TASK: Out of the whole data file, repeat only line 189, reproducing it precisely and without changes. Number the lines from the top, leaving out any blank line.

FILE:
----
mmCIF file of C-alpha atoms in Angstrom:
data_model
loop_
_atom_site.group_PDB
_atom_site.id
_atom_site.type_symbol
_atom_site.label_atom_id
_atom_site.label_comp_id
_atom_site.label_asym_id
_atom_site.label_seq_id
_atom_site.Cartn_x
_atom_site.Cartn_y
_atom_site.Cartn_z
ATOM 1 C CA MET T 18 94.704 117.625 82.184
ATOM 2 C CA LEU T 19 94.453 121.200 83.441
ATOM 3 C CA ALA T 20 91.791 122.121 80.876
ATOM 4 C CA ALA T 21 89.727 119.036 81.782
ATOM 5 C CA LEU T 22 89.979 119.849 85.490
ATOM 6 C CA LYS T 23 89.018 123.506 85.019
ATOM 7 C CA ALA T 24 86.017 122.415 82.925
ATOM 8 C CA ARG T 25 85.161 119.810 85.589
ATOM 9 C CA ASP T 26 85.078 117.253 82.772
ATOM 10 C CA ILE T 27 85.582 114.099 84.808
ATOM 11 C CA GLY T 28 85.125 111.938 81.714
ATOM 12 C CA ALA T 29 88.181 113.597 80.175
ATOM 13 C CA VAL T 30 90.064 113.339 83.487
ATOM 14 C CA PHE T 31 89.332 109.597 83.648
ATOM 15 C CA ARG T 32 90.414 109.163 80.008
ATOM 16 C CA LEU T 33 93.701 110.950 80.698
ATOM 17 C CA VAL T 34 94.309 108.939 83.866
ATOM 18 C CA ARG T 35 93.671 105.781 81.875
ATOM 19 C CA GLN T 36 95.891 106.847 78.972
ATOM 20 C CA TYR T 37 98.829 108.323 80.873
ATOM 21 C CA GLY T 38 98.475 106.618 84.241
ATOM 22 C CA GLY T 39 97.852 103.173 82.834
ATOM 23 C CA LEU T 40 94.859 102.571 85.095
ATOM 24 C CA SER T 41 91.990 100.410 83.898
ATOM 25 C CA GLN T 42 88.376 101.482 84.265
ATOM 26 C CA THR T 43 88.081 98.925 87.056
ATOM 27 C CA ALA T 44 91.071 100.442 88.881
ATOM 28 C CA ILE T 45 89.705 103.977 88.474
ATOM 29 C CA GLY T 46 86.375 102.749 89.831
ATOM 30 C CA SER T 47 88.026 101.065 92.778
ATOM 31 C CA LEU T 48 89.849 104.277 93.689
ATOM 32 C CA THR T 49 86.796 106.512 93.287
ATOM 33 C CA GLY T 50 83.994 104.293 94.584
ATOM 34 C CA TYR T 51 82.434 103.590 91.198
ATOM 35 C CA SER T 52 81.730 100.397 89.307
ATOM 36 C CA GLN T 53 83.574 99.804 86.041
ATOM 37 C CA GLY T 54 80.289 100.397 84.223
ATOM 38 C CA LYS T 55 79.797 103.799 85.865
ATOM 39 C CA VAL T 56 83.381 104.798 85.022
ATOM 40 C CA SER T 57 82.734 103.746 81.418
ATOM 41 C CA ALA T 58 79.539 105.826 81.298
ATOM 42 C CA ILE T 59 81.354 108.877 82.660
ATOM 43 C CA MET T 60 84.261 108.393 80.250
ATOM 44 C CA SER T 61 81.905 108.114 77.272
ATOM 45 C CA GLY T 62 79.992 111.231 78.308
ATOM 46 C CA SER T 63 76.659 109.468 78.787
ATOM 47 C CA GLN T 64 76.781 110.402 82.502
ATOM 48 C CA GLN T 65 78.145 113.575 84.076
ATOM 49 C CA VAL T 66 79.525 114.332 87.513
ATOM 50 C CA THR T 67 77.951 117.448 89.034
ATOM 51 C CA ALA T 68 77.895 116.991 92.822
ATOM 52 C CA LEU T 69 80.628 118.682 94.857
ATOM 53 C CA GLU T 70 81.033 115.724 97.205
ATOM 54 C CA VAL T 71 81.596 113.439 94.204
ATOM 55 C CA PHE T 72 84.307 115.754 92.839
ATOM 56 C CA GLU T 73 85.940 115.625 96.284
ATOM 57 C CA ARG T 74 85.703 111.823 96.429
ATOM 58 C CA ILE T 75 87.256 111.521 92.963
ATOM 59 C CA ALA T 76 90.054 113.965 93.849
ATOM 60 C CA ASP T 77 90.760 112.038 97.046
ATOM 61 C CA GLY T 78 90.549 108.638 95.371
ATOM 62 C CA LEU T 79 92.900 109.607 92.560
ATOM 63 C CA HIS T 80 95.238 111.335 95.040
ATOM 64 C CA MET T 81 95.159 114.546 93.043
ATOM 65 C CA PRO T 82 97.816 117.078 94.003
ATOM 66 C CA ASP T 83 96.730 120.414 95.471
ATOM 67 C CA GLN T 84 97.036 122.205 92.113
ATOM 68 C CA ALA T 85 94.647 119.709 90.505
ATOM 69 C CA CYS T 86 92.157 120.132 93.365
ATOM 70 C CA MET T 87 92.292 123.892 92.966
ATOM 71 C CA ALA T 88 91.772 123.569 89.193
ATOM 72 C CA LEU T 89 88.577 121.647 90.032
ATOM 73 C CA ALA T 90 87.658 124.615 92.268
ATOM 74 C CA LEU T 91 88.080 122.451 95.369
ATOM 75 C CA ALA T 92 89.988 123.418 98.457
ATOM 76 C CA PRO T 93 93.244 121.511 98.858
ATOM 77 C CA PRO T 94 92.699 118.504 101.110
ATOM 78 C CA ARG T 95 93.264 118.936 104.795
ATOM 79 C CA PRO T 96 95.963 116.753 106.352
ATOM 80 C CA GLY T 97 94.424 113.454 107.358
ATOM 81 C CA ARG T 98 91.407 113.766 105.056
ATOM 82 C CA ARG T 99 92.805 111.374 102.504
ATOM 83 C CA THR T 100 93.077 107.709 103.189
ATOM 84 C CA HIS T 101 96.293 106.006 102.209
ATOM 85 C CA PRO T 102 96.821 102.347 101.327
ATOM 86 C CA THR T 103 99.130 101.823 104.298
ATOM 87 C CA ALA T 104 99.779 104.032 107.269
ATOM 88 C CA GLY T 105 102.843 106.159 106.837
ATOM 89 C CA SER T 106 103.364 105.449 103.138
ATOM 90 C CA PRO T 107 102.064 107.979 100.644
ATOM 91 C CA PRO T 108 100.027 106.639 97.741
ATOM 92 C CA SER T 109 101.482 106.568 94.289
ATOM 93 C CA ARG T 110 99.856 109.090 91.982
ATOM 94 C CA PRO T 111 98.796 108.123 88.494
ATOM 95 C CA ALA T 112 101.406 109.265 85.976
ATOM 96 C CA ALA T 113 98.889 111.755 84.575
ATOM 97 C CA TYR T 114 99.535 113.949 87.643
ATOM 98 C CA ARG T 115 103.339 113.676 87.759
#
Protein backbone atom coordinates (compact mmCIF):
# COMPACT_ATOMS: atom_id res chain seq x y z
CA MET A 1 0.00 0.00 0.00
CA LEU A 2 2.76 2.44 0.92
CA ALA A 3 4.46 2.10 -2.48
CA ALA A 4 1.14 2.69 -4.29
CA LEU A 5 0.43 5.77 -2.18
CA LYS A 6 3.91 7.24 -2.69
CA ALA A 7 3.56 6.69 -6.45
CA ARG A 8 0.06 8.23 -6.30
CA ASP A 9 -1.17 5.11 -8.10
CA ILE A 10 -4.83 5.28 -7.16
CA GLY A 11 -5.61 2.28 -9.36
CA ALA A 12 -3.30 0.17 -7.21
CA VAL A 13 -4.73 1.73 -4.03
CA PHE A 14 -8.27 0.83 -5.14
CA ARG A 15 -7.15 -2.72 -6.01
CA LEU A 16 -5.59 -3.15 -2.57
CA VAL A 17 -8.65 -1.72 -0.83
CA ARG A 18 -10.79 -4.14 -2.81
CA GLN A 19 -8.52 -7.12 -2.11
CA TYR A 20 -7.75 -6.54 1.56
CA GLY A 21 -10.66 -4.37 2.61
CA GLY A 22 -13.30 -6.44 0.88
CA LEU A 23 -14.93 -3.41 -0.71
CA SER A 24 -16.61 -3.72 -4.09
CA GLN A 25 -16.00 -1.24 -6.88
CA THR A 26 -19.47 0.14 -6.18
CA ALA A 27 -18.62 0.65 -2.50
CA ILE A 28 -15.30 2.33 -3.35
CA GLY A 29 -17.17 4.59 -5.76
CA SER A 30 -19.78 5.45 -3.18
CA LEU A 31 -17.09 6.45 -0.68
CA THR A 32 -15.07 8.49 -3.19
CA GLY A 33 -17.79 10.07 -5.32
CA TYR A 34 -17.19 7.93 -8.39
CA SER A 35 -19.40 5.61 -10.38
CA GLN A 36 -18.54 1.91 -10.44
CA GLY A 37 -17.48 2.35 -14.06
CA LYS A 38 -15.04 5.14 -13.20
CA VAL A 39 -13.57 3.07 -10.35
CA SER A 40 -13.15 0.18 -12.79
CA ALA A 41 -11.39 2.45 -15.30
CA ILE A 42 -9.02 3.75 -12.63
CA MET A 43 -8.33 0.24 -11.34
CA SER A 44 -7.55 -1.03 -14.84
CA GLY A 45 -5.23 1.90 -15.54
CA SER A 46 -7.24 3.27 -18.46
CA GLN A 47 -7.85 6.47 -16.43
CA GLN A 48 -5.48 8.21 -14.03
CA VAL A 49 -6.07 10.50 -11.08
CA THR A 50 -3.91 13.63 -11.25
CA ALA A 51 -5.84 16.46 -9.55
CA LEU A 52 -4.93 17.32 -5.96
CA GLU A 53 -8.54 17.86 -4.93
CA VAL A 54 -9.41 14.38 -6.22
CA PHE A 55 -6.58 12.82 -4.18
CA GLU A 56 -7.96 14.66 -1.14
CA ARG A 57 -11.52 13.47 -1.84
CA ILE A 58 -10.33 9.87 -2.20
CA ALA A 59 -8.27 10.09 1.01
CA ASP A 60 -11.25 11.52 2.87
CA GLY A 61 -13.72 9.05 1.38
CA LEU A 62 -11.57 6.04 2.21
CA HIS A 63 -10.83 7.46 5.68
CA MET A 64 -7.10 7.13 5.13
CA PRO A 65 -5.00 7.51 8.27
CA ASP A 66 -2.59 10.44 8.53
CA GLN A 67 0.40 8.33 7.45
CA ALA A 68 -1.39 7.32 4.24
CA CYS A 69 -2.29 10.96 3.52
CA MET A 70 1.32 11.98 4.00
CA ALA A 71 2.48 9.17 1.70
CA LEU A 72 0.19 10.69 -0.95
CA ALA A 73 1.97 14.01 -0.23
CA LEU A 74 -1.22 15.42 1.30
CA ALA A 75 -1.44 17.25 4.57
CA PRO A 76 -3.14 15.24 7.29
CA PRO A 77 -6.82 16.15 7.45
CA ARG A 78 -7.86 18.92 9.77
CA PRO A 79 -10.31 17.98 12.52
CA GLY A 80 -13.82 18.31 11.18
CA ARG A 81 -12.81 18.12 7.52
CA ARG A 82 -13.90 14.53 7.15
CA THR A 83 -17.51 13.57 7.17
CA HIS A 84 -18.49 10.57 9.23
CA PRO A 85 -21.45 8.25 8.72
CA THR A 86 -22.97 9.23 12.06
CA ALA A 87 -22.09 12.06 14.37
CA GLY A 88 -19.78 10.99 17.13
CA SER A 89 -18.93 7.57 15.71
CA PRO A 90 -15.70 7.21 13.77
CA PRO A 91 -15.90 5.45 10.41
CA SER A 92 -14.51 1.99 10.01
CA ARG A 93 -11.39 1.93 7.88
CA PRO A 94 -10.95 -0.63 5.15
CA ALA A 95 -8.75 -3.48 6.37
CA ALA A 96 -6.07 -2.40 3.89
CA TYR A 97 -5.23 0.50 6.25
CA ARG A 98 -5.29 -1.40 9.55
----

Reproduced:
CA ALA A 75 -1.44 17.25 4.57